Photosynthetic responses to temperature, light flux-density, CO<inf>2</inf>concentration and vapour pressure deficit in Eucalyptus tetrodonta grown under CO<inf>2</inf>enrichment
- Publication Type:
- Journal Article
- Environmental Pollution, 1995, 90 (1), pp. 41 - 49
- Issue Date:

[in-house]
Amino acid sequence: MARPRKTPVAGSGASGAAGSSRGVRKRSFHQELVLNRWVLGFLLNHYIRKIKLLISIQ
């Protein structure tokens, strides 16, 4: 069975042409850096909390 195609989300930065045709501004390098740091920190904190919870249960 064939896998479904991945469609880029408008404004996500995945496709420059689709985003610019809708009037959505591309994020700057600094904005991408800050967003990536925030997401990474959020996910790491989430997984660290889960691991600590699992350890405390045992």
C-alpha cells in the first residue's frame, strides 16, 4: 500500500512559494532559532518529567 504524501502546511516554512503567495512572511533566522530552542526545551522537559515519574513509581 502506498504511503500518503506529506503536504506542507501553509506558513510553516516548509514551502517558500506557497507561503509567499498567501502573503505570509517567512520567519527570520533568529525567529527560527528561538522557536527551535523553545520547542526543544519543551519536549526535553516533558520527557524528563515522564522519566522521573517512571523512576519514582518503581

Seeds of Eucalyptus tetrodonta were sown under ambient or CO2enriched (700 μl litre-1) conditions in tropical Australia. Four sets of measurements were made, the first two after 12 months, on trees growing either in pots or planted in the ground. The third and fourth set were made after 18 and 30 months exposure to CO2enrichment, on trees growing in the ground. After 12 months exposure to CO2enrichment, the rate of light-saturated assimilation (Amax) of plants growing in the ground was determined. Responses of CO2assimilation to variations in leaf temperature, leaf-to-air vapour pressure deficit (LAVPD), light flux density and CO2concentration were also measured in the laboratory using plants growing in large pots. There was no significant difference in Amaxbetween pot and ground located plants. Assimilation of E. tetrodonta was relatively insensitive to changes in LAVPD for both ambient and CO2enriched plants but the temperature optimum of assimilation was increased in plants grown and measured under CO2enrichment. Plants grown with CO2enrichment had an increased rate of light-saturated assimilation and apparent quantum yield was significantly increased by CO2enrichment. In contrast, carboxylation efficiency was decreased significantly by CO2enrichment. After 18 months growth with CO2enrichment, there was no sign of a decline in assimilation rate compared to measurements undertaken after 12 months. At low LAVPD values, assimilation rate was not influenced by CO2treatment but at moderate to high LAVPD, plants grown under CO2enrichment exhibited a larger assimilation rate than control plants. Specific leaf area and chlorophyll contents decreased in response to CO2enrichment, whilst foliar soluble protein contents and chlorophyll a/b ratios were unaffected by CO2treatment. Changes in soluble protein and chlorophyll contents in response to CO2enrichment did not account for changes in assimilation between treatments. After 30 months exposure to CO2enrichment, the rate of light-saturated assimilation was approximately 50% larger than controls and this enhancement was larger than that observed after 18 months exposure to CO2enrichment. © 1995.
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